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Excel Macro Troubleshooting Tips
Troubleshoot a simple Excel macro, if an error message appears. Use the Debug button to find and fix a small problem in the code. How to fix the problem in the F8 key stops working while stepping through a macro. What to do if the Project Explorer list is missing
Occasionally, when you try to run a macro, an error message will appear, such as the "Run-Time Error '9': Subscript Out of Range" error shown below.
On this error message, there are 3 buttons available -- End, Debug and Help.
In this example, a macro was recorded, to go to a sheet named "Main", then select cell C3 on that sheet. When the macro is run, the above error message appears.
Here is the VBA code, for the GoToMainSheet macro:
Sub GoToMainSheet() ' GoToMainSheet Macro Sheets("Main").Select Range("C3").Select End Sub
We'll use the Debug button, to troubleshoot the problem:
We'll stop the debugger, and fix the code.
The code stops running, and the yellow highlighting disappears.
Next, you'll edit the code, to change the sheet name.
Solution 1: Not Recommended
Solution 2: Recommended
When debugging Excel VBA code, you can use the F8 key, or the Step Into command, to step through the code, one line at a time.
However, in Excel 2010 or later versions, you might encounter the problem where the F8 key (or Step Into) stops working, part way through a procedure.
Sometimes, this occurs after the code opens another file. Instead of stopping at the next line of code, it runs to the end of the procedure, or to the next breakpoint.
To fix this problem, you can make the following change in the Registry. As always, make a backup of the Registry, before making any changes, and try this at your own risk!
Thanks to Ross Connell, for sharing this solution, that he learned from Microsoft Support.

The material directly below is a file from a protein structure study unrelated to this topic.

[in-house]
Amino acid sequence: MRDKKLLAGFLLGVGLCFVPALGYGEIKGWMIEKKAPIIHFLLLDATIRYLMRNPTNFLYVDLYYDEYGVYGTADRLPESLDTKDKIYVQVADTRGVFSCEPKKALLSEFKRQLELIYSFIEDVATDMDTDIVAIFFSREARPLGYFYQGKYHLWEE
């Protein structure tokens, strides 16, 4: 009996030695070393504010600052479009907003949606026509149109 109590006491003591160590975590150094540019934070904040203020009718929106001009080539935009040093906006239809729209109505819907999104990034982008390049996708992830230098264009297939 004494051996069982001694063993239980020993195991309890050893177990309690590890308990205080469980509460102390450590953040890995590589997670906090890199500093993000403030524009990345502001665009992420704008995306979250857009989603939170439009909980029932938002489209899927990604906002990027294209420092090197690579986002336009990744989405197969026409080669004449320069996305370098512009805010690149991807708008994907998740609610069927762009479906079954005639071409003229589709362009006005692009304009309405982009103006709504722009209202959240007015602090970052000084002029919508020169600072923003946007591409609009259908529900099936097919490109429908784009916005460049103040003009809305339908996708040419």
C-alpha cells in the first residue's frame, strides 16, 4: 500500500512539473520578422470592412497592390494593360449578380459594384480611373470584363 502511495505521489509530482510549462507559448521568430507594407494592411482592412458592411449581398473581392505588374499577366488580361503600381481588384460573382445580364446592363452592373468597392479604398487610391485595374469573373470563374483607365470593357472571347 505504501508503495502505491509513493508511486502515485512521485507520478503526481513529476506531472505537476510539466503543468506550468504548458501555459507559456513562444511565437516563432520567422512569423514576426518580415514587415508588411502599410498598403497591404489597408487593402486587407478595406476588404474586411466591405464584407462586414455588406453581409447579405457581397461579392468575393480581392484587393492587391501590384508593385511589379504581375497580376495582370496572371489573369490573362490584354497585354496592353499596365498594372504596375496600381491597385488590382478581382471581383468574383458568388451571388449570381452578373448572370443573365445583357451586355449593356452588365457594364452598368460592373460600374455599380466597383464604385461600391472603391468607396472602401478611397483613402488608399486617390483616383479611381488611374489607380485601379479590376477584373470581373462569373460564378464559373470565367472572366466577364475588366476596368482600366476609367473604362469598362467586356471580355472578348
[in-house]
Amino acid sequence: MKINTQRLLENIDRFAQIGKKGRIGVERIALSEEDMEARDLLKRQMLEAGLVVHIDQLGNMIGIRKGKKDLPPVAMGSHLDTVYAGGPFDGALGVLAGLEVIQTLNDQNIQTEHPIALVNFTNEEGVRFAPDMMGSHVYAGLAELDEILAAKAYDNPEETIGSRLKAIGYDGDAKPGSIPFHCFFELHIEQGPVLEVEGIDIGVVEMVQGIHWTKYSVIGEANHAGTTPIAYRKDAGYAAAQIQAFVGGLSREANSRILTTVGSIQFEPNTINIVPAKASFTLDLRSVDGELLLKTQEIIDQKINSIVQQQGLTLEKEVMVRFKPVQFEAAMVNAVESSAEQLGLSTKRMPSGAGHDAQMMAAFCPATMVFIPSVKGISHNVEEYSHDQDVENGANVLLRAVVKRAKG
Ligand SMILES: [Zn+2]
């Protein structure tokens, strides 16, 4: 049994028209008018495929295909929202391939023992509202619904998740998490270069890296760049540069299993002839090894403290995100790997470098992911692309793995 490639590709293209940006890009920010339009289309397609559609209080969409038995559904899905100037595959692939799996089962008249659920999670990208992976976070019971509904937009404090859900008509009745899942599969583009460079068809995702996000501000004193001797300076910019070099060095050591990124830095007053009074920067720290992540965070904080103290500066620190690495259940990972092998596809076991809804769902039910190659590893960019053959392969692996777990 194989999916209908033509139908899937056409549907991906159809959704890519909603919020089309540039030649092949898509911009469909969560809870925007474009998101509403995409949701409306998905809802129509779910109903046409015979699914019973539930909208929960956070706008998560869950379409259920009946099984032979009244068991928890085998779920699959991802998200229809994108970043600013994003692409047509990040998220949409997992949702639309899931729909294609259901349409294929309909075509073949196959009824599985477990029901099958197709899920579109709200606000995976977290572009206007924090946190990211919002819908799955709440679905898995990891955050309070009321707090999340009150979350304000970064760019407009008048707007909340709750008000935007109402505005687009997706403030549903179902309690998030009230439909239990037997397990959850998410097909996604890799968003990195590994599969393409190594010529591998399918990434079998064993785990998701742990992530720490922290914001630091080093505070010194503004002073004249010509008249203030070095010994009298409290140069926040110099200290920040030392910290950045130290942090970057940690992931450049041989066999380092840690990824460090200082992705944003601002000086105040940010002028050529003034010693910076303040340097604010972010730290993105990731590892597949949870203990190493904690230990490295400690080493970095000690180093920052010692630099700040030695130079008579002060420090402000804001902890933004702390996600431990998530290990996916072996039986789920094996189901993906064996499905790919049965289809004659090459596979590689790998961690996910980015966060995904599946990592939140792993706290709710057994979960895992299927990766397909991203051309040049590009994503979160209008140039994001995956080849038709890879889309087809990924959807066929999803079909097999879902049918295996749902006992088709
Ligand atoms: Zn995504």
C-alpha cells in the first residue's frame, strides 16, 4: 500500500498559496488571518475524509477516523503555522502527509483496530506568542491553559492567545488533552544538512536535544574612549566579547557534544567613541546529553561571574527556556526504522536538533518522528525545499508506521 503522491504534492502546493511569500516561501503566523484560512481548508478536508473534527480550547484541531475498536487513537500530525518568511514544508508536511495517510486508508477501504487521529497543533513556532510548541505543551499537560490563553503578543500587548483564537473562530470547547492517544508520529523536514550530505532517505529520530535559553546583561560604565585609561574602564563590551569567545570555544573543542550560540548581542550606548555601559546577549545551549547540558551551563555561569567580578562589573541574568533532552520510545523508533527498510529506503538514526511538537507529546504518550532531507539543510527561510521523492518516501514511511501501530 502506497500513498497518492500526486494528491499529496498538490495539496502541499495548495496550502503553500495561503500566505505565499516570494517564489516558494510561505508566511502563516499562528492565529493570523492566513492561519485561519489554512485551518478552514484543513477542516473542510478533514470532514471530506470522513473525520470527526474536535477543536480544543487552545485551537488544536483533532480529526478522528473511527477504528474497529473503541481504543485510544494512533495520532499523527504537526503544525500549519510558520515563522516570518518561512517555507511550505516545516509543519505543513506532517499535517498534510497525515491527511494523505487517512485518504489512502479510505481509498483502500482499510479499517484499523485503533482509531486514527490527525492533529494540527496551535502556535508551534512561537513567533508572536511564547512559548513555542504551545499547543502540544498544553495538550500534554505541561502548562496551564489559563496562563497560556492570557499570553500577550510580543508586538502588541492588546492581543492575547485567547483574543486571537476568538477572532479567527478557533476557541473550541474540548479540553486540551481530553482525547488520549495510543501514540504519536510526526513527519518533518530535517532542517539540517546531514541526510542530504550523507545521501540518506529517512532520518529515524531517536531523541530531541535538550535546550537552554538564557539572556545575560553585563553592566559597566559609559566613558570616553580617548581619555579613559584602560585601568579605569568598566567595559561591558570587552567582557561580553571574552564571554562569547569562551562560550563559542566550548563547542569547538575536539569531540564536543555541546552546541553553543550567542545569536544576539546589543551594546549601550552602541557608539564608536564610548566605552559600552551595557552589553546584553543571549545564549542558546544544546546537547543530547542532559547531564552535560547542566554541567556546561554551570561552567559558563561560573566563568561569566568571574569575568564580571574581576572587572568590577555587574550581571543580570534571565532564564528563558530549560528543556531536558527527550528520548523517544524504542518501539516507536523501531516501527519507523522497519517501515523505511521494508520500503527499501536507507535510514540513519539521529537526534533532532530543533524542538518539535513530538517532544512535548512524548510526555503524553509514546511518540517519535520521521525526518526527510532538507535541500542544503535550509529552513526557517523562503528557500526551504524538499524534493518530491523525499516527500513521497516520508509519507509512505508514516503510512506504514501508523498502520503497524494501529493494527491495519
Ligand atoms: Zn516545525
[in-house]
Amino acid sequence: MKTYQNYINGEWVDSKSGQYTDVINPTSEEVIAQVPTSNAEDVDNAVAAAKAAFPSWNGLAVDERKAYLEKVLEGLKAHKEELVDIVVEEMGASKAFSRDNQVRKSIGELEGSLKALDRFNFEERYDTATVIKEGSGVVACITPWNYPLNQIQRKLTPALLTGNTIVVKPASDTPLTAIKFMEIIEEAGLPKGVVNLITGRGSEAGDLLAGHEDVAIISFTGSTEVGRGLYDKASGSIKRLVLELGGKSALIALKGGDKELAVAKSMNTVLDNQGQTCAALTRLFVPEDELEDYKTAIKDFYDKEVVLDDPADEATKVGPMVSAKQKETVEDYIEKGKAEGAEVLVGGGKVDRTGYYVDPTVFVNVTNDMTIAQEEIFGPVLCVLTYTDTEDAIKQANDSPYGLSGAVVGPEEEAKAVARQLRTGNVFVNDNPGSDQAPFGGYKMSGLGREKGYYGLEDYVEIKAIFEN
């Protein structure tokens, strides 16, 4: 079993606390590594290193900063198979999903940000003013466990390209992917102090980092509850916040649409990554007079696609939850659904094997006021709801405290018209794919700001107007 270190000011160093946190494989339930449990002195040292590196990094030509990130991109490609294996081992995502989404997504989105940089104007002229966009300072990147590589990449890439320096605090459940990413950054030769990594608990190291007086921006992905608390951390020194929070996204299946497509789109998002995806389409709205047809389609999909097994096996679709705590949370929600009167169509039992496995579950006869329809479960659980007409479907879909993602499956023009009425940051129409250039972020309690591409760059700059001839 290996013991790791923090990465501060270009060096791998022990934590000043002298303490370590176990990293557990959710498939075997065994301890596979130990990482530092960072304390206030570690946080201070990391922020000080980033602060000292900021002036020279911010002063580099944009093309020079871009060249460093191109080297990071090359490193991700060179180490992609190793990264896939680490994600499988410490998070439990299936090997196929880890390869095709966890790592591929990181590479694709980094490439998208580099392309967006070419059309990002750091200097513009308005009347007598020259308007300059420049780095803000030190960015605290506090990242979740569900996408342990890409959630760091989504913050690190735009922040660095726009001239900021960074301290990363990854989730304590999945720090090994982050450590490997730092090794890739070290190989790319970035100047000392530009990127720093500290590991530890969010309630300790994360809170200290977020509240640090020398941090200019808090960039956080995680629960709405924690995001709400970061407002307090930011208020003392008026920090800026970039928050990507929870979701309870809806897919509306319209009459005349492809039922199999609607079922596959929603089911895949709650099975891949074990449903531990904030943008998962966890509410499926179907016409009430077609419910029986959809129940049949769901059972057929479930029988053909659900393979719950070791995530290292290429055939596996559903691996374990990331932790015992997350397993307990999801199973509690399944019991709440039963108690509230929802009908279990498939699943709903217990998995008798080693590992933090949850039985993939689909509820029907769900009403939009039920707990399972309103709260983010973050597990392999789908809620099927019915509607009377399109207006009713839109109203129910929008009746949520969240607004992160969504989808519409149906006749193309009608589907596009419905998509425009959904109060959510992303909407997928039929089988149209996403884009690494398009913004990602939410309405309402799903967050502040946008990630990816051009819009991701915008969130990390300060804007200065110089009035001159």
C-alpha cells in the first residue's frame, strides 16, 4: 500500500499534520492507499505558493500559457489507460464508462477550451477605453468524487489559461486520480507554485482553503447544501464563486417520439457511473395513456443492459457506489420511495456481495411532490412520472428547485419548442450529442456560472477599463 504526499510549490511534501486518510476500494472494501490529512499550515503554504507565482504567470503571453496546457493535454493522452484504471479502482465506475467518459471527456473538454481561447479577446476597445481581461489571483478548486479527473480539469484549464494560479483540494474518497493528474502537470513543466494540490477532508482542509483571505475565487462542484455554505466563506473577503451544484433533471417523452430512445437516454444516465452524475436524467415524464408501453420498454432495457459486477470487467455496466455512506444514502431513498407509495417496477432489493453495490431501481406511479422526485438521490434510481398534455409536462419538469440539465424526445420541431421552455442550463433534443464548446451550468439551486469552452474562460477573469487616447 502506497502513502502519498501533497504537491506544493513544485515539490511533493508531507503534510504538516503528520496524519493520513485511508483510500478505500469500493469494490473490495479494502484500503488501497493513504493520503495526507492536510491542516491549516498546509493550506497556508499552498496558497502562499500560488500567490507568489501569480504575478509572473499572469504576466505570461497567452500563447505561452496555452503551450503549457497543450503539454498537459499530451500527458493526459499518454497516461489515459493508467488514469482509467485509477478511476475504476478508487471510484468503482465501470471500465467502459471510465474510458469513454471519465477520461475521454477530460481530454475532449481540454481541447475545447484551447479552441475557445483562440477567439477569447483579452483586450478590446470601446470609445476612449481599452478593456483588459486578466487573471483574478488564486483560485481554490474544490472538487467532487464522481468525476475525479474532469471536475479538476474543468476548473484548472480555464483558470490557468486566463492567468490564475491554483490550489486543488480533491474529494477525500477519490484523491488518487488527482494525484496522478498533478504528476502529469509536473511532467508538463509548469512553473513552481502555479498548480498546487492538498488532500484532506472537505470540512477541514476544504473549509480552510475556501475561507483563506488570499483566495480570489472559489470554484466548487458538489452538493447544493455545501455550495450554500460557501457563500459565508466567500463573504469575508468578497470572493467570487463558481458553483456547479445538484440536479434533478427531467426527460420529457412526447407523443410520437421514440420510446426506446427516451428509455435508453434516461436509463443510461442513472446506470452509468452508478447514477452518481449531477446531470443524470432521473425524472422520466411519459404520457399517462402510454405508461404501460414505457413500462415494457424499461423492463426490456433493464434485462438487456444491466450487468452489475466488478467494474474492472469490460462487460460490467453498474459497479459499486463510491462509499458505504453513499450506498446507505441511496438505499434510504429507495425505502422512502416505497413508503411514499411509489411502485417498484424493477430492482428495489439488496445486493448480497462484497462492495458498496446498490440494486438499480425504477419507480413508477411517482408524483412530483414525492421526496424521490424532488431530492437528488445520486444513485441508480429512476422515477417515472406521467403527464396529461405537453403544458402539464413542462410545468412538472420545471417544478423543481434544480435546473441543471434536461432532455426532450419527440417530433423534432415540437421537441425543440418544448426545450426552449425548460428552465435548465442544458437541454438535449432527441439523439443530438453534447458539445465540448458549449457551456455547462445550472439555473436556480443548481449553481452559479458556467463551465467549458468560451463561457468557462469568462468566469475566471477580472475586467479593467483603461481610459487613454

The registry change affects RPC Debugging, and you can read more about it on the Microsoft website:
Before you make any changes to the registry, be sure to do a backup first!
Next, open the Registry, and go to the applicable VBA key, based on your version of Office and Window
What To Do Next
If you can't find a VBA key in the expected location, try one of the following solutions
1. Search the Registry
Try this solution first - it's easier! (Thanks to Peter Tanner for this tip)
If that didn't work, try the next solution, below.
2. Create the Key Manually
If you can't find the Microsoft\VBA key anywhere in the Registry, follow the steps below, to create the key manually. (Thanks to Ross Connell, for sharing this additional tip)
Finally, follow these steps, to create the DWORD (or QWORD) in the VBA key.
The completed DWORD or QWORD will appear in the Registry.
For example, this screen shot shows a DWORD
This screen shot shows a QWORD, in a manually created VBA folder
After you finish the steps to create the new DWORD or QWORD in the Microsoft\VBA key, follow these steps:
When you work in the Visual Basic Editor, the Project Explorer is usually visible, showing a list of all the open VBA projects.
Click the + or - button at the left of a project name, to open and close the list of objects for that project.
NOTE: If a project is protected, and hasn't been unlocked during the current session, you will be prompted for a password when you click the + button.
Then, click the + or - button at the left of a folder name, to open and close the list of objects for that folder.
Occasionally, the project explorer folders might disappear, and an alphabetical list of the workbook's objects appears below the project name.
To show the objects grouped into folders again, follow these steps:
The folders will reappear for all projects, with objects groups into folders.
Debug Button: To test the VBA debugging steps, get the Error Message Debug Button sample file. The zipped Excel file is in xlsm format, and contains the macro named GoToMainSheet. To test the macro, be sure to enable macros when you open the workbook
Getting Started with Excel Macros
Adding Code to an Excel Workbook
Last updated: January 26, 2023 11:32 AM